Day 263~366

An audiogram is a graph that shows the audible threshold for standardized frequencies as measured by an audiometer. The Y axis represents intensity measured in decibels and the X axis represents frequency measured in Hertz.The threshold of hearing is plotted relative to a standardised curve that represents ‘normal’ hearing, in dB(HL).
Audiograms are set out with frequency in hertz (Hz) on the horizontal axis, most commonly on a logarithmic scale, and a linear dBHL scale on the vertical axis.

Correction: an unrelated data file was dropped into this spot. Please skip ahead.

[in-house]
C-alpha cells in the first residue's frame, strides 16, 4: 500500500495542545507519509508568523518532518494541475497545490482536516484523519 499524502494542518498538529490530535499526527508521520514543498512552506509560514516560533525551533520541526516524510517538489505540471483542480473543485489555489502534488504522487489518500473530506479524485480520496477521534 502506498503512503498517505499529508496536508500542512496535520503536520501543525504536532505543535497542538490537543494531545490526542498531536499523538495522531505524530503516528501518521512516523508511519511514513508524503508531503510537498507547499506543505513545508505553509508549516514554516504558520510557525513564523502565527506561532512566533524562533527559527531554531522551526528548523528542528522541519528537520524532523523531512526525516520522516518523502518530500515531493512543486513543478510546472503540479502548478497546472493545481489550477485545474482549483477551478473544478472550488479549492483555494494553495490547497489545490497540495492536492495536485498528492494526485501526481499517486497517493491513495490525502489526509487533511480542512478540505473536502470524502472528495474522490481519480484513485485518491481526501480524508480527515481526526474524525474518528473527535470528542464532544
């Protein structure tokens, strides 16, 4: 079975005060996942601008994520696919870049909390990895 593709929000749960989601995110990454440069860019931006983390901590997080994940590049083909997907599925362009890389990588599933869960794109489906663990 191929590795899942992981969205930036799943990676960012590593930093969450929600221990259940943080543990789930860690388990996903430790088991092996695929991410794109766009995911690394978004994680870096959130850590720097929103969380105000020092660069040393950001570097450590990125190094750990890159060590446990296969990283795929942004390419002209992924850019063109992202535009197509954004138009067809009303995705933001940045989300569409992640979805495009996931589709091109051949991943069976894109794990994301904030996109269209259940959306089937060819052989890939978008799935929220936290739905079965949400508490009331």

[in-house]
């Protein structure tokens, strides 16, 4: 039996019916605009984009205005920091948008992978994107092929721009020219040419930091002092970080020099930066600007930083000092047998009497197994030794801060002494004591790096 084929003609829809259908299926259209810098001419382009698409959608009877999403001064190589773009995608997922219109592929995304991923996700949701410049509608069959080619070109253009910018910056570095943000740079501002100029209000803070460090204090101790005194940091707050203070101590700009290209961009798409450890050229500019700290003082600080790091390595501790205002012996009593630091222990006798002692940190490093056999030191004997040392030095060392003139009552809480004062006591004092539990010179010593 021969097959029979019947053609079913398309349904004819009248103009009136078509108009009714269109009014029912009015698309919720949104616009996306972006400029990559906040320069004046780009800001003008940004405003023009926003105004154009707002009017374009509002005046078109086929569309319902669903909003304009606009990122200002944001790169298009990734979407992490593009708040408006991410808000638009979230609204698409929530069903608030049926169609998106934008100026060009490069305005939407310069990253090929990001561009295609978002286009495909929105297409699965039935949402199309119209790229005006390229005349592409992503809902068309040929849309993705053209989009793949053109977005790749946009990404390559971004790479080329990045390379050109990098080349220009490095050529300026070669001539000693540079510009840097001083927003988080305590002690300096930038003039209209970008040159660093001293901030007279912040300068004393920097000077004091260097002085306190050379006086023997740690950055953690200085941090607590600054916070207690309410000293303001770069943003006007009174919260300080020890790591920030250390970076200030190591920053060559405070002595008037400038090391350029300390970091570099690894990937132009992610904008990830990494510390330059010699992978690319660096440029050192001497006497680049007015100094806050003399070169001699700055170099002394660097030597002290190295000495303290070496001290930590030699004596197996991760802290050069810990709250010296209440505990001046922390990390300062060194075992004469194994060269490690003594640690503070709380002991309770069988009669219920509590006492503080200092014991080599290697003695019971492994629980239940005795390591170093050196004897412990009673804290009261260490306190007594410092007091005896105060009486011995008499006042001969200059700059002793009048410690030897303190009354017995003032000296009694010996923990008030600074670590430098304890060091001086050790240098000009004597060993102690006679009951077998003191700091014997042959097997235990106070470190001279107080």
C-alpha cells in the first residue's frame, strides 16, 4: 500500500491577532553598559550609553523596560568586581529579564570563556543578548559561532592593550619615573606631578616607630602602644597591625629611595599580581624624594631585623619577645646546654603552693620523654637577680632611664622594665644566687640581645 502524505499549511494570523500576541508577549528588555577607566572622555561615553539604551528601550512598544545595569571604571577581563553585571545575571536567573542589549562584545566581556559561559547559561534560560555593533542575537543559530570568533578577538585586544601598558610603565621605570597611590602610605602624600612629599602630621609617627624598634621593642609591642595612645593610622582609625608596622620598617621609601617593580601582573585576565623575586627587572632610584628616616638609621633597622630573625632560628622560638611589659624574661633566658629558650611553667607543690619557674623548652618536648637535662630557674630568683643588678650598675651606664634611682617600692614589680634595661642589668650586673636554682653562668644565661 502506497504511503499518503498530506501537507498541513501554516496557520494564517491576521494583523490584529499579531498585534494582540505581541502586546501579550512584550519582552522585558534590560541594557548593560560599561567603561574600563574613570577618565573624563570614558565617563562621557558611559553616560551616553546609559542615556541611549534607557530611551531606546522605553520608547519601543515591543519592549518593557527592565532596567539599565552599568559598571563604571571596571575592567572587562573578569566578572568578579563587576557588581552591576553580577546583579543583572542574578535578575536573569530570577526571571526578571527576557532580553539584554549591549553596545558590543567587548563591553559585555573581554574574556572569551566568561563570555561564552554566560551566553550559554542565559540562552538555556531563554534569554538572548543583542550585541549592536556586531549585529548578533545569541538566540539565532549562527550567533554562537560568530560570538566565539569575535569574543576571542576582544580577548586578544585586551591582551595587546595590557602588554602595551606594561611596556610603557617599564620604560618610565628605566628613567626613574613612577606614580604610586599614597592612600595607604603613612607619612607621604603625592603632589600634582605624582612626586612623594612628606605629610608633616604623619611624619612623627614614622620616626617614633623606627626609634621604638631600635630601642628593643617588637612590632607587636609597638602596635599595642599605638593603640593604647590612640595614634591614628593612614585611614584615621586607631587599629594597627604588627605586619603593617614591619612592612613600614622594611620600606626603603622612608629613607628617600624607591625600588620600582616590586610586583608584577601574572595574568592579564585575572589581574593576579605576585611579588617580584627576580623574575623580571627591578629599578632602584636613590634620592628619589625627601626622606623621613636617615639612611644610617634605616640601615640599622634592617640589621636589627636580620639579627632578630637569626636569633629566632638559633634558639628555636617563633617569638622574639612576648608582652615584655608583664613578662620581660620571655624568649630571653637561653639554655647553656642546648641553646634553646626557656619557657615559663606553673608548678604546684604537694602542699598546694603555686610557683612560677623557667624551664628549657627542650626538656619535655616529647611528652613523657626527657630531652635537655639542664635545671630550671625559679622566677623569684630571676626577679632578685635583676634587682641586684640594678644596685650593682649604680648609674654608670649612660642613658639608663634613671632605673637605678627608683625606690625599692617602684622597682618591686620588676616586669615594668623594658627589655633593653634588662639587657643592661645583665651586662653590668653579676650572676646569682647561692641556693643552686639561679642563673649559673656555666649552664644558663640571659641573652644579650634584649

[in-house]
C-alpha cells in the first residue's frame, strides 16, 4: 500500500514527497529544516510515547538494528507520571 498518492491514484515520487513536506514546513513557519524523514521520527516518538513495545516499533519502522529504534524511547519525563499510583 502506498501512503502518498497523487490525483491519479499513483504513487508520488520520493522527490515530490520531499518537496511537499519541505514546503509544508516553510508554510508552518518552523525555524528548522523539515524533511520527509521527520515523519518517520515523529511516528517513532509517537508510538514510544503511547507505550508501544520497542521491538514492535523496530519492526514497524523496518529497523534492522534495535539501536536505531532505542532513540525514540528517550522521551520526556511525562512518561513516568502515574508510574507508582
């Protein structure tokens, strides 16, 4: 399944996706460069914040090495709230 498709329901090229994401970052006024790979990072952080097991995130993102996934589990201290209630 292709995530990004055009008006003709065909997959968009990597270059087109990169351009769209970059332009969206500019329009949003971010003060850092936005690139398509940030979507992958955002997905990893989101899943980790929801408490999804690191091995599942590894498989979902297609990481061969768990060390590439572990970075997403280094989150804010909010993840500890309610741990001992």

For humans, normal hearing is between βˆ’10 dB(HL) and 20 dB(HL), although 0 dB from 250 Hz to 8 kHz is deemed to be ‘average’ normal hearing. Audiograms are produced using a piece of test equipment called an audiometer, and this allows different frequencies to be presented to the subject, usually over calibrated headphones, at any specified level. Most commonly, “conventional” audiometry (utilising audiograms up to 8 kHz) is used to measure hearing status. Ideally the audiogram would show a straight line, but in practice everyone is slightly different, and small variations are considered normal. Larger variations, especially below the norm, may indicate hearing impairment which occurs to some extent with increasing age, but may be exacerbated by prolonged exposure to fairly high noise levels such as by living close to an airport or busy road, work related exposure to high noise, or brief exposure to very high sound levels such as gunshot or music in either a loud band or clubs and pubs. Hearing impairment may also be the result of certain diseases such as CMV or MΓ©niΓ¨re’s disease and these can be diagnosed from the shape of the audiogram.



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